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Eyal Danon, President and Founder of Ignite Advisory Group.
In order to obtain the best results from your customer advisory board (CAB), members should consist of those holding titles and roles that are as similar as possible. That way, your CAB is made up of industry colleagues who share comparable business challenges. That doesn’t mean, however, that your CAB should be a homogenous group of identical thinkers.
Here are six ways you can broaden your CAB program membership in order to bring in fresh ideas and uncover out-of-the-box thinking.
Different Industries: One of the best and perhaps easiest ways to expand your CAB is to include members representing a range of industries. By doing so, you’ll enable your members to gather insights into other business verticals they otherwise might not see and potentially uncover new, innovative ways of doing things. It’s always interesting to me (and CAB members) to see the similarities of challenges shared by various business realms and the different ways they go about addressing them.
Company Size: When recruiting CAB members, host companies often default to identifying the largest companies and/or their largest customers as desired members. And while this is a good place to start, small- and mid-sized businesses (SMBs) should also be considered — not only to provide a different perspective, but also to highlight some innovative use cases. SMB members also usually have broader insights into their company’s overall operations, further providing more insightful contributions.
New Accounts: While recruiting longtime customers can ensure familiarity of your products’ use, doing so exclusively may not yield as many novel use cases or new ideas to your CAB. New accounts can not only illuminate innovative use cases, but many have not been exposed to your other resources, support or messaging, so they can bring “fresh eyes” and experiences to your board.
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People New to Their Roles: While it’s good to have experienced professionals on your CAB, bringing in people a bit newer to their roles may, again, offer new ideas and approaches to which experienced pros may not have been previously exposed. Furthermore, CAB members who are new to their roles are usually eager to learn from their peers and thus enthusiastic CAB members who are excited to participate in your program.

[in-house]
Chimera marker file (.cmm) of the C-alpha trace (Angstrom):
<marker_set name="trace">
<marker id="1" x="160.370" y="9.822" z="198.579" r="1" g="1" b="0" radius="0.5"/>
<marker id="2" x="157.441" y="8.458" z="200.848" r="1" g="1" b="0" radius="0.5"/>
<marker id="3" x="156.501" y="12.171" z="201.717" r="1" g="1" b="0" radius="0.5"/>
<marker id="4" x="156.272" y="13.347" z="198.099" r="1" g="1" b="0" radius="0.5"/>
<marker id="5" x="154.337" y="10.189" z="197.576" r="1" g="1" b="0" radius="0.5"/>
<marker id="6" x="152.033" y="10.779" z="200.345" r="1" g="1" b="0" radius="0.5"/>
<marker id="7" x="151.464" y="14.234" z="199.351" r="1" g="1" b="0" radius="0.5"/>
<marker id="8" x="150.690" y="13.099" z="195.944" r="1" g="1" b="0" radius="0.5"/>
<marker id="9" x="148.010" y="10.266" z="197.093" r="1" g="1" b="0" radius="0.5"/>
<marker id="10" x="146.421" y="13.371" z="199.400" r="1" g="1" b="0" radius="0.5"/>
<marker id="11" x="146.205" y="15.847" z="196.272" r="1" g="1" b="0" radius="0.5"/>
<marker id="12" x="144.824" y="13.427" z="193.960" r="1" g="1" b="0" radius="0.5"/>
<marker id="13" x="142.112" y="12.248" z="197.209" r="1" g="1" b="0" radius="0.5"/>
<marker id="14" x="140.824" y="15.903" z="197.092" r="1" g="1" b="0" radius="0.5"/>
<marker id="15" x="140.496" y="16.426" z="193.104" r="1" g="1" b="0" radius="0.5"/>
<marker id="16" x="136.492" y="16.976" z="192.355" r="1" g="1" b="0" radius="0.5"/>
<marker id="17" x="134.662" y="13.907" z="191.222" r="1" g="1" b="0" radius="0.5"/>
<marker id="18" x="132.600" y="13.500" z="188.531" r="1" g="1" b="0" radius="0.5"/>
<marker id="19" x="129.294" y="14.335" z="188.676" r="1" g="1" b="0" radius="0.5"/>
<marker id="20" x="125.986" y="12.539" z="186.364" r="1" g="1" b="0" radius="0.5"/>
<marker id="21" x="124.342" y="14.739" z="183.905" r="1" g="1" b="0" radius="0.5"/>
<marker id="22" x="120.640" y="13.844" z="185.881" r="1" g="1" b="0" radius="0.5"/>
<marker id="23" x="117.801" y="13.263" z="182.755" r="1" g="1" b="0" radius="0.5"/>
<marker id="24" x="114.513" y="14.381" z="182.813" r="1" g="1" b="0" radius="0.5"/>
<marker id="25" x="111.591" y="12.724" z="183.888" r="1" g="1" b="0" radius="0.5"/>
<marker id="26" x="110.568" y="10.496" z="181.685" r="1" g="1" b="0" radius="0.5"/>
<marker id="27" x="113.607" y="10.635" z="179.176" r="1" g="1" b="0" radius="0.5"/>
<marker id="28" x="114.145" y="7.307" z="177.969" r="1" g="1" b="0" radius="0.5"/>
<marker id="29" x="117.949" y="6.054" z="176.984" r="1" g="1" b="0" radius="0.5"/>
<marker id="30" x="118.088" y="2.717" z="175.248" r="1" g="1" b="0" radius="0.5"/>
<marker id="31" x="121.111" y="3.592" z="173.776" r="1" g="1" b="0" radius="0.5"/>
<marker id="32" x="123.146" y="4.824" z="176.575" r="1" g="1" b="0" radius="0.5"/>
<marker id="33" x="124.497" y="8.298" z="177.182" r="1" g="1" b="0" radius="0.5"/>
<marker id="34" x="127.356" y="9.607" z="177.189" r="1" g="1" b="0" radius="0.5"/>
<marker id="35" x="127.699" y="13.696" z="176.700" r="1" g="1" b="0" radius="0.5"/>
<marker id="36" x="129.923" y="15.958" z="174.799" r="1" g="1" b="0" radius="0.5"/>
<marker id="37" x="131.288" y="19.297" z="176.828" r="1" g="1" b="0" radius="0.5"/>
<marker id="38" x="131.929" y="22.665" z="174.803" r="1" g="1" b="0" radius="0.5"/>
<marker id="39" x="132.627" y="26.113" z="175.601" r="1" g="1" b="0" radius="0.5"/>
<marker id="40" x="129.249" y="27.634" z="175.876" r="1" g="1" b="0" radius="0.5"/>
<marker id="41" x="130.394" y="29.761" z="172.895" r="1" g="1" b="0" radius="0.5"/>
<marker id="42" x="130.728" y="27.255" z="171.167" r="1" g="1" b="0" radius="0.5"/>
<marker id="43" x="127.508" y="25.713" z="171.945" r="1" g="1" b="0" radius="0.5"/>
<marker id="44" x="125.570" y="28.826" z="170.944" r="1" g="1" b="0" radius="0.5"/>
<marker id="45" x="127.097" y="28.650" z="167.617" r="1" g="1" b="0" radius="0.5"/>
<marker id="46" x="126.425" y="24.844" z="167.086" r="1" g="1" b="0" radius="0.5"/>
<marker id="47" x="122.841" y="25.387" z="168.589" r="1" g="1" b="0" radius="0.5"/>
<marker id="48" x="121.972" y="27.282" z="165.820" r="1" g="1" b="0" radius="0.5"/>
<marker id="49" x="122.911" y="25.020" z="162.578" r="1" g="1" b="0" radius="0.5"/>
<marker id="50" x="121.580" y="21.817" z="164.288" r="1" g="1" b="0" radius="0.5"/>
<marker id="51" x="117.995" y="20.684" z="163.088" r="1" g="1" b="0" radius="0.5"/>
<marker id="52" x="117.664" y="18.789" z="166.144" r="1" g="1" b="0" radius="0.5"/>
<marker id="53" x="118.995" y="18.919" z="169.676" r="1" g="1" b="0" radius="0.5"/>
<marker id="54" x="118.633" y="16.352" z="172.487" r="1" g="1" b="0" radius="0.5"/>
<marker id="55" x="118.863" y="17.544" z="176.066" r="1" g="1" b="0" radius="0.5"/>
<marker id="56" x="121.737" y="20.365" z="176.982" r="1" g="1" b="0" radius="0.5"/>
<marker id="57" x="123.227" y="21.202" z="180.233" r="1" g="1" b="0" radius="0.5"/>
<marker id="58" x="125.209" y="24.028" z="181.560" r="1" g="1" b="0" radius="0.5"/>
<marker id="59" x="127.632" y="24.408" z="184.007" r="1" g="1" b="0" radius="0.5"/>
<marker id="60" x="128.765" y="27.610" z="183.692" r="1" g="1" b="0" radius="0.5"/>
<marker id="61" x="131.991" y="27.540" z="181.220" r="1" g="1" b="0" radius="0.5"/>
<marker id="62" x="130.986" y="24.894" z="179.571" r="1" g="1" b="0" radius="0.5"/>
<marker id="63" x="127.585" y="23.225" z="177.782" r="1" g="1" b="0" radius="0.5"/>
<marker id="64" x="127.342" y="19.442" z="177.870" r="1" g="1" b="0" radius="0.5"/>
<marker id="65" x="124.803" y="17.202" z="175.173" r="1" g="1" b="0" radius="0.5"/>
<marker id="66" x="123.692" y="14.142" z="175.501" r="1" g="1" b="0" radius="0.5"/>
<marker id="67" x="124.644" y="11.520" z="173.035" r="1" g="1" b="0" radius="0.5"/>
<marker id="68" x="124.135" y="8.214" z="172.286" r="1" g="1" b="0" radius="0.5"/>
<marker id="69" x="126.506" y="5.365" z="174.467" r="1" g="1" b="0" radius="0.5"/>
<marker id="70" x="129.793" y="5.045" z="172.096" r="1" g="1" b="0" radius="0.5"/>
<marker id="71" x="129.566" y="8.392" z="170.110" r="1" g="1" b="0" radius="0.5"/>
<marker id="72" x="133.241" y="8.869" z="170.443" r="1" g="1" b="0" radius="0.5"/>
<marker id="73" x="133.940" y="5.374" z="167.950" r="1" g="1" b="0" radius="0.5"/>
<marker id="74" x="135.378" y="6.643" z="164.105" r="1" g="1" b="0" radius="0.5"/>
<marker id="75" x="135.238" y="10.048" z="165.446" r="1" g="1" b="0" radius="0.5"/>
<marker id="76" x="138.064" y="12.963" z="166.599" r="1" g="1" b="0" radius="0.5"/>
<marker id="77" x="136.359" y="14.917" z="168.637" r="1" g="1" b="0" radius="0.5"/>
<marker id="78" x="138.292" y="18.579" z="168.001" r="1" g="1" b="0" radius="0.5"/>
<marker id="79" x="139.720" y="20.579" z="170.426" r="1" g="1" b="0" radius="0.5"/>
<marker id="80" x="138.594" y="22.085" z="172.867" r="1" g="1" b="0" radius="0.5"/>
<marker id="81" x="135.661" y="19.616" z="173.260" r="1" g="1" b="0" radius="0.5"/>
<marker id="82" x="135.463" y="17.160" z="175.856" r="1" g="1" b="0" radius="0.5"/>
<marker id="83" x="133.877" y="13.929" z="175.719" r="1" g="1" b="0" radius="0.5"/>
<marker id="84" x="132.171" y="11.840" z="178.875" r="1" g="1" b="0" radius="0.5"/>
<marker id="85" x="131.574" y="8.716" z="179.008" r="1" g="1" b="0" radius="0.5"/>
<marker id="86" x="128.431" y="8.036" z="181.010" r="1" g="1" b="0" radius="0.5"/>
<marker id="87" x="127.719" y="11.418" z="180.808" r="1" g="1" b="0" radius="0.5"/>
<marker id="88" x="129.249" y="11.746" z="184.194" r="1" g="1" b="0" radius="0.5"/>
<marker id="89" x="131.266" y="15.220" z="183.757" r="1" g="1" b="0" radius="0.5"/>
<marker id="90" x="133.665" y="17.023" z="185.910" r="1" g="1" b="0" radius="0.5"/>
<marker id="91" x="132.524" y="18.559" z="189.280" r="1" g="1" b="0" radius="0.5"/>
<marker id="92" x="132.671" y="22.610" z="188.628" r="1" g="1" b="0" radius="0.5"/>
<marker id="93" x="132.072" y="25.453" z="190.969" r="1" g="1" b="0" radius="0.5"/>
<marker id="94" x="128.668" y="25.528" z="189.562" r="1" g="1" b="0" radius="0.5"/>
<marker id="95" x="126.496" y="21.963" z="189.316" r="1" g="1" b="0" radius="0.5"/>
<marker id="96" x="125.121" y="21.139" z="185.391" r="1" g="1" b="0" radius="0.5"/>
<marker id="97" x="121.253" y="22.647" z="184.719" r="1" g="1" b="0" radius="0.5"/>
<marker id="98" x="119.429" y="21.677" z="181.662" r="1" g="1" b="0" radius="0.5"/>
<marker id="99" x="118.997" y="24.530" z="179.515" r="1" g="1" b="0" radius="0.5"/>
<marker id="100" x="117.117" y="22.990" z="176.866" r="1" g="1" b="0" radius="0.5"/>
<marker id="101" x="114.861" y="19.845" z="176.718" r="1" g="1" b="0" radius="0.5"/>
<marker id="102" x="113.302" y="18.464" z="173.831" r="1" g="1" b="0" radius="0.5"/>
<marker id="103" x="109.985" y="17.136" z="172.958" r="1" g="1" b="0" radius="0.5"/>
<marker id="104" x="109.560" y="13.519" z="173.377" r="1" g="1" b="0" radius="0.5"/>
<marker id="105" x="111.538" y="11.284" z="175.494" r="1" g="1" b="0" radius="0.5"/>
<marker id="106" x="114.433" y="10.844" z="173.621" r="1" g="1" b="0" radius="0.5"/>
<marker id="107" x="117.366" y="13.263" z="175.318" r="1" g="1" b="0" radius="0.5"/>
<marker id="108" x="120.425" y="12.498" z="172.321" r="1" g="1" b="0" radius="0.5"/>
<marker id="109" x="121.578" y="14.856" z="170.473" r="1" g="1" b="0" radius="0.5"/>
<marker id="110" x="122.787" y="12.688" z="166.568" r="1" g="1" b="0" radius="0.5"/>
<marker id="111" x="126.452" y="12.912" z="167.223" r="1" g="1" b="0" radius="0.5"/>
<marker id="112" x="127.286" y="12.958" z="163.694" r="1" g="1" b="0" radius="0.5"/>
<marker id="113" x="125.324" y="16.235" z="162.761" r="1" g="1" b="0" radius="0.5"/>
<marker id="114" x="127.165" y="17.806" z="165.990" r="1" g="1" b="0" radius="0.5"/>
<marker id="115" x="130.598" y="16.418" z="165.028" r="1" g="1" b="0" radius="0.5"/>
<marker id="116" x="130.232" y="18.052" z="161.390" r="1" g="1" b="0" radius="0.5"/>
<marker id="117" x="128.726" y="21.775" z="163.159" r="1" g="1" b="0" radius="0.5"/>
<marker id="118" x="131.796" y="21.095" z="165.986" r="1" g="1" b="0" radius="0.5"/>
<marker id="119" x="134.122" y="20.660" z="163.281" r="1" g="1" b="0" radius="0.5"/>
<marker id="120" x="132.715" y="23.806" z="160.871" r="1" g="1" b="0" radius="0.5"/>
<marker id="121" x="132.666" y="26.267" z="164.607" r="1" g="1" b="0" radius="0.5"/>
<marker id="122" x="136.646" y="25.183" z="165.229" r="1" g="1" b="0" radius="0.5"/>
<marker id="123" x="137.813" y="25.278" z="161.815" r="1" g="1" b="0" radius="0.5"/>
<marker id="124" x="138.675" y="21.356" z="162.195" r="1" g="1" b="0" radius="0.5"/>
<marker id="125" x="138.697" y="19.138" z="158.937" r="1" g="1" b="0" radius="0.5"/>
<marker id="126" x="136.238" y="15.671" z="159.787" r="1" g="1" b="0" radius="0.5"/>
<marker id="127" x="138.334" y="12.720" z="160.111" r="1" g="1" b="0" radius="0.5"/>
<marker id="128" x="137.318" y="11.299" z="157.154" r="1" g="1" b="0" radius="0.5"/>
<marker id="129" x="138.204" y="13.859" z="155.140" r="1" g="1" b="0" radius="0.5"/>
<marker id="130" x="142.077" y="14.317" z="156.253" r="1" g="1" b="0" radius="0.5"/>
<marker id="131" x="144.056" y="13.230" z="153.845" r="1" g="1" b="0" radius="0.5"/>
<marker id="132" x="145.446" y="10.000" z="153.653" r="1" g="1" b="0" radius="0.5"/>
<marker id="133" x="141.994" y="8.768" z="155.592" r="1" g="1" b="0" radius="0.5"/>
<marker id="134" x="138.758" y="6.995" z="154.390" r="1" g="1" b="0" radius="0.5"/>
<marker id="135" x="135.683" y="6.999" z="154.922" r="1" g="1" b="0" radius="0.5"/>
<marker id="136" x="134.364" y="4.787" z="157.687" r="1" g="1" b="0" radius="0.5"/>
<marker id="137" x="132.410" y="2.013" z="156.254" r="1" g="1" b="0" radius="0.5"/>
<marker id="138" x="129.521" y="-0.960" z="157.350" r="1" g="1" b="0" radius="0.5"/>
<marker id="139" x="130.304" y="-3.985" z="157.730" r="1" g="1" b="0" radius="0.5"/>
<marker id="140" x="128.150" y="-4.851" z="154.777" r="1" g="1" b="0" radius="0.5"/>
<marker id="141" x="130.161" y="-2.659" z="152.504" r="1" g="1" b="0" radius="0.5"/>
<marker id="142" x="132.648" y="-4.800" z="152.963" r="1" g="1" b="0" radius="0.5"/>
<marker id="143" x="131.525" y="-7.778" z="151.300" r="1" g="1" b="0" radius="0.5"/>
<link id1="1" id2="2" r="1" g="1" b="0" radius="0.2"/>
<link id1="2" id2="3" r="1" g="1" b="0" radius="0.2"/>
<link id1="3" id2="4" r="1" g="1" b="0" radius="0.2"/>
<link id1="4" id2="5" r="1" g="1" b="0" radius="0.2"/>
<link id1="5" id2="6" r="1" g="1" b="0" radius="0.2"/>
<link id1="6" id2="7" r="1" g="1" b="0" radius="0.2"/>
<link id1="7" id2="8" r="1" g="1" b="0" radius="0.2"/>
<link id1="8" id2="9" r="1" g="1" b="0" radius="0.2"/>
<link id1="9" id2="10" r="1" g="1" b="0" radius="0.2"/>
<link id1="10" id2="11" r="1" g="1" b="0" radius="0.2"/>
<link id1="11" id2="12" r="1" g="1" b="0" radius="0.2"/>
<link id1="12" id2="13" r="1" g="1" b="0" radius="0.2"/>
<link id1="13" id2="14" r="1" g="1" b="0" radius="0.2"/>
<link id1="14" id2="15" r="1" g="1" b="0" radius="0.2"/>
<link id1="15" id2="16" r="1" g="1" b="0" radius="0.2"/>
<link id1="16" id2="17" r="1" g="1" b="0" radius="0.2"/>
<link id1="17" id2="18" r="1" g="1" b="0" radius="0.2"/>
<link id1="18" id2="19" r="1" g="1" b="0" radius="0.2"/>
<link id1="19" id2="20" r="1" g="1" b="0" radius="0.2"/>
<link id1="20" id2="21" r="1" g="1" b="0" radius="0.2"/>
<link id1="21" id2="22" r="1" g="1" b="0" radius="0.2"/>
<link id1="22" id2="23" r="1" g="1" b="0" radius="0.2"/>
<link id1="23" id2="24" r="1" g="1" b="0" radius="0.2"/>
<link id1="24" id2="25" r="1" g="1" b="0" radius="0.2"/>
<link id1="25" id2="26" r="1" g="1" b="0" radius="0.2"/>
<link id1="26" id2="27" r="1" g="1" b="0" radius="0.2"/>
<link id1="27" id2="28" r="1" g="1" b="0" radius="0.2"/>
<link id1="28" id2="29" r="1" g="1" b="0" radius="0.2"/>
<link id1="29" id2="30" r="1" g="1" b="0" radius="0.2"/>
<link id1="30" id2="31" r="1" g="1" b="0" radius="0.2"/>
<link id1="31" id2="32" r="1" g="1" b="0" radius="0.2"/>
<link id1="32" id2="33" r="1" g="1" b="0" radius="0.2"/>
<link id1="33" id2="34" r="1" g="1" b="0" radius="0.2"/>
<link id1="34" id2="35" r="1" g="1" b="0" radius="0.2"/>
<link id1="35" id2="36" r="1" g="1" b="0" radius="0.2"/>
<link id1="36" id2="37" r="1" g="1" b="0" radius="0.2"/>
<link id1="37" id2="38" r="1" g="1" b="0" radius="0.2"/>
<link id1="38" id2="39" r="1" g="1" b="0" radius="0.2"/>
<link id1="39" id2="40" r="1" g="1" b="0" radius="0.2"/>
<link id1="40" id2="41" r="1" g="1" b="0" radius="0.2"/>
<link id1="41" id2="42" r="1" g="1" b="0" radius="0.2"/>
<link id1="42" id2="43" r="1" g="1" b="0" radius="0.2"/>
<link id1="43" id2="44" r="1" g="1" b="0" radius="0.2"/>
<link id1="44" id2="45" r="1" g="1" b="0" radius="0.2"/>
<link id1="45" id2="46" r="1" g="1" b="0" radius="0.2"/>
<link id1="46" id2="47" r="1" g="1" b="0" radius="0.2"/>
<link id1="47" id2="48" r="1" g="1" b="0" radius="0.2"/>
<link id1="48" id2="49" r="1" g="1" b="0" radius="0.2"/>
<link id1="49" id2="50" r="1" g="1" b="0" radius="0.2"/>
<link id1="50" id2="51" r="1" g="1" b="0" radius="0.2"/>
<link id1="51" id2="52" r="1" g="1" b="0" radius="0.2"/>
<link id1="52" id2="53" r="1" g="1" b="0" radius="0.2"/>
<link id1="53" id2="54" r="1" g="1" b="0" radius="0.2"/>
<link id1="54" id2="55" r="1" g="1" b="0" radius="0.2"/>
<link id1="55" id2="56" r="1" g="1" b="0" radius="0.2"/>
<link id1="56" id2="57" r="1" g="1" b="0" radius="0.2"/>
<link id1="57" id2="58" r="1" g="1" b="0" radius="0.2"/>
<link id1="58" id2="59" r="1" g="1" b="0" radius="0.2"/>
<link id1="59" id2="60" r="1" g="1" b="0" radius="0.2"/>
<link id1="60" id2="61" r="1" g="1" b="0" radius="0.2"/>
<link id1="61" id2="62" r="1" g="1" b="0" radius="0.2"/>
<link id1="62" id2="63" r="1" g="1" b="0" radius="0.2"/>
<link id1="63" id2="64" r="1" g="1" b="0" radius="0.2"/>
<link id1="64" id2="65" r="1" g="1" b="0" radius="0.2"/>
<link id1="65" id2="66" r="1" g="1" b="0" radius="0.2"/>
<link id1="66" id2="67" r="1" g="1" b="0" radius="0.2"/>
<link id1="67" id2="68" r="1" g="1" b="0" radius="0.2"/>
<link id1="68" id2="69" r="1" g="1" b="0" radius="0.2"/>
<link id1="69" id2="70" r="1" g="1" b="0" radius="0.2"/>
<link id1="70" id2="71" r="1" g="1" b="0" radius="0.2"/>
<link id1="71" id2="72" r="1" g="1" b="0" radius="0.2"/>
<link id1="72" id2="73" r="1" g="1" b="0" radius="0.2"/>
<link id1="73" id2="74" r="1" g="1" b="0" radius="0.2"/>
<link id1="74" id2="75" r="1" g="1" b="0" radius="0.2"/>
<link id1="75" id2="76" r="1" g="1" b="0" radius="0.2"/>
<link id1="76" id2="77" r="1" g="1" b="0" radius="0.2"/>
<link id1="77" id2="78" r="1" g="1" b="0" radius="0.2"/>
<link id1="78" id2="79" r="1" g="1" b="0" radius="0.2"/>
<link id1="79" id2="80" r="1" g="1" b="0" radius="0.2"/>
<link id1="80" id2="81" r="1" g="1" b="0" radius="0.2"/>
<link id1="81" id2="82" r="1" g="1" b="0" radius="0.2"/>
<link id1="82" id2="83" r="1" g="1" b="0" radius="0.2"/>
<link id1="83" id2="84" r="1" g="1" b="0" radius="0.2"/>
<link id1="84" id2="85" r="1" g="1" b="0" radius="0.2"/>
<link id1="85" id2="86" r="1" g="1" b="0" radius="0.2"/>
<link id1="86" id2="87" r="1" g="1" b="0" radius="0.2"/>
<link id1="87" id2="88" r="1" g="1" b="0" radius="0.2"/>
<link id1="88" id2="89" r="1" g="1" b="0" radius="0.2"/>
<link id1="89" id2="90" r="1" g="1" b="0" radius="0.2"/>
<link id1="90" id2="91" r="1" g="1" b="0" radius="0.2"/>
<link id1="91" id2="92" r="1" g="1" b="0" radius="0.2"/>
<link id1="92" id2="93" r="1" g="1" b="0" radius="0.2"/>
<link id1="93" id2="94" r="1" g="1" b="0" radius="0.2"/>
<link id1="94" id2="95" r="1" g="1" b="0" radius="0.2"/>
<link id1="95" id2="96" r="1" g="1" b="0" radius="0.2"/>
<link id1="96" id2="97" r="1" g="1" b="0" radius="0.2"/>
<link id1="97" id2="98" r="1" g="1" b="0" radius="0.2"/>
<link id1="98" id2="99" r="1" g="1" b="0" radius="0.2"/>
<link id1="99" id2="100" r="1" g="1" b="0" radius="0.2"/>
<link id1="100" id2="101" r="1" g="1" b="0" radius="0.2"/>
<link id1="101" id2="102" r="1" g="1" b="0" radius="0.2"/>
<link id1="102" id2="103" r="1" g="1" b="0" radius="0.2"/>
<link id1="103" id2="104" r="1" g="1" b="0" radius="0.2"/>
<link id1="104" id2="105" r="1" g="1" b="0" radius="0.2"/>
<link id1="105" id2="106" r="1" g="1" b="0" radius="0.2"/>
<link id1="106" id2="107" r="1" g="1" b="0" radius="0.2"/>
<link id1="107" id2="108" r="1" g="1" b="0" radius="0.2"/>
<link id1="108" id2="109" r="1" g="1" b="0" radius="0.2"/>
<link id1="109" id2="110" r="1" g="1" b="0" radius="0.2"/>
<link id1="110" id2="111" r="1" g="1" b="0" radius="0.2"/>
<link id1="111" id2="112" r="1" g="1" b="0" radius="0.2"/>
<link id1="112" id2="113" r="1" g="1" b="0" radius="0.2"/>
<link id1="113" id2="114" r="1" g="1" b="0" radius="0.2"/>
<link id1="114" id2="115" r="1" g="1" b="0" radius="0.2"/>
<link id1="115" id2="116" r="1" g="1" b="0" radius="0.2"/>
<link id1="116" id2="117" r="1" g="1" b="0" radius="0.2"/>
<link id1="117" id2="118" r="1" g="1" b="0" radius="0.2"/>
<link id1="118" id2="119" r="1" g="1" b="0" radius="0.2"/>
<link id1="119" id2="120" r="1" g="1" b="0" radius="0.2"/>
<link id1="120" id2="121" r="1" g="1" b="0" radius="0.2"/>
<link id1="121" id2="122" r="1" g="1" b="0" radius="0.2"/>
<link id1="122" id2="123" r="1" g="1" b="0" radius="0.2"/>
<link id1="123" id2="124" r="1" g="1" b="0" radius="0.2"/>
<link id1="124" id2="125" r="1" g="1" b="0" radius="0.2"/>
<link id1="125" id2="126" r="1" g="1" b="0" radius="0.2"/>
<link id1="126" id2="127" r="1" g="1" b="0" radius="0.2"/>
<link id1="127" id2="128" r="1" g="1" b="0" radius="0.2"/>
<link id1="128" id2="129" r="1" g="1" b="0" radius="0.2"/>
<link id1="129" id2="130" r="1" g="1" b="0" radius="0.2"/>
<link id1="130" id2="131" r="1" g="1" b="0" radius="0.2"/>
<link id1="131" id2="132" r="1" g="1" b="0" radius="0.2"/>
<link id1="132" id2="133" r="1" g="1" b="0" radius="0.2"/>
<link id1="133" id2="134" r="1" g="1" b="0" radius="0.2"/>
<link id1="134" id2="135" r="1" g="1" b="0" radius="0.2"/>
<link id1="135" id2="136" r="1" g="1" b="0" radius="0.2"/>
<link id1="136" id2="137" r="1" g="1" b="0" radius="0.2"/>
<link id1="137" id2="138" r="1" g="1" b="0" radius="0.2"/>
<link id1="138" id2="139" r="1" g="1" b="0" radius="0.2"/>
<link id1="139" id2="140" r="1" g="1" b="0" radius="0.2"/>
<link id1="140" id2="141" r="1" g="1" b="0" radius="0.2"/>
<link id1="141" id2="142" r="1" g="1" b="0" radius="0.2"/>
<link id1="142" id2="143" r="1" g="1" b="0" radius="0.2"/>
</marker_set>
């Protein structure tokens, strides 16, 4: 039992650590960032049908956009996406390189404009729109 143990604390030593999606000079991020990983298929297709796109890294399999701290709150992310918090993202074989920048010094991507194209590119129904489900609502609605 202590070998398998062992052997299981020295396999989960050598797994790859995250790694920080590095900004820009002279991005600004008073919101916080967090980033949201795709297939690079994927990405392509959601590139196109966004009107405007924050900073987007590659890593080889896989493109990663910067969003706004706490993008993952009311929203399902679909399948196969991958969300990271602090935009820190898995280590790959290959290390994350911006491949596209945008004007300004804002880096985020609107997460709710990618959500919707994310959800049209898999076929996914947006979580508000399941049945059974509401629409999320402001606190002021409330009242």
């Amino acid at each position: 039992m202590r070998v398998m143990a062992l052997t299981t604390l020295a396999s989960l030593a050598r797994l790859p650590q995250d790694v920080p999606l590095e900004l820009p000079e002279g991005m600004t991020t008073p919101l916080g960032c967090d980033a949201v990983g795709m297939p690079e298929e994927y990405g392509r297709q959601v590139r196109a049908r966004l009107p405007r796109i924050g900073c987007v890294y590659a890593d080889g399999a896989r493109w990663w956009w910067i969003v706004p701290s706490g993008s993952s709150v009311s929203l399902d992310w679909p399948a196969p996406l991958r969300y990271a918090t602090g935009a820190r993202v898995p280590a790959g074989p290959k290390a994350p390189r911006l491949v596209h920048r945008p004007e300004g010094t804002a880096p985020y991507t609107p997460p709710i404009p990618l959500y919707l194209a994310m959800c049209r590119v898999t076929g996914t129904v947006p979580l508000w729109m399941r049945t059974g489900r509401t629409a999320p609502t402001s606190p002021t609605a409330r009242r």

Innovative Product Use: It’s always wise to include members on your CAB who do things a bit differently or are using your products in a unique way. Doing so may not only provide your CAB members with some ideas on how to tackle incremental challenges, but it might also lead to some organic cross-sell opportunities that otherwise might not have existed.
Geographies: It’s always good to include a mix of companies from various geographies on your board, as they may be exposed to different markets, regulations, employees or other dynamics from which your other CAB members can learn. Often, certain regions of the country may be exposed to changing market conditions that will likely be coming to other areas, providing your CAB members a preview — and opportunity — to learn how to get ahead of them for maximum benefit.
While your CAB membership should include “birds of a feather” who share similar business challenges, you can still broaden your group to ensure different ideas and perspectives are brought to your engagements. Your members will appreciate this, and your company will get the most benefit from its CAB initiative.
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Author: Eyal Danon, Forbes Councils Member
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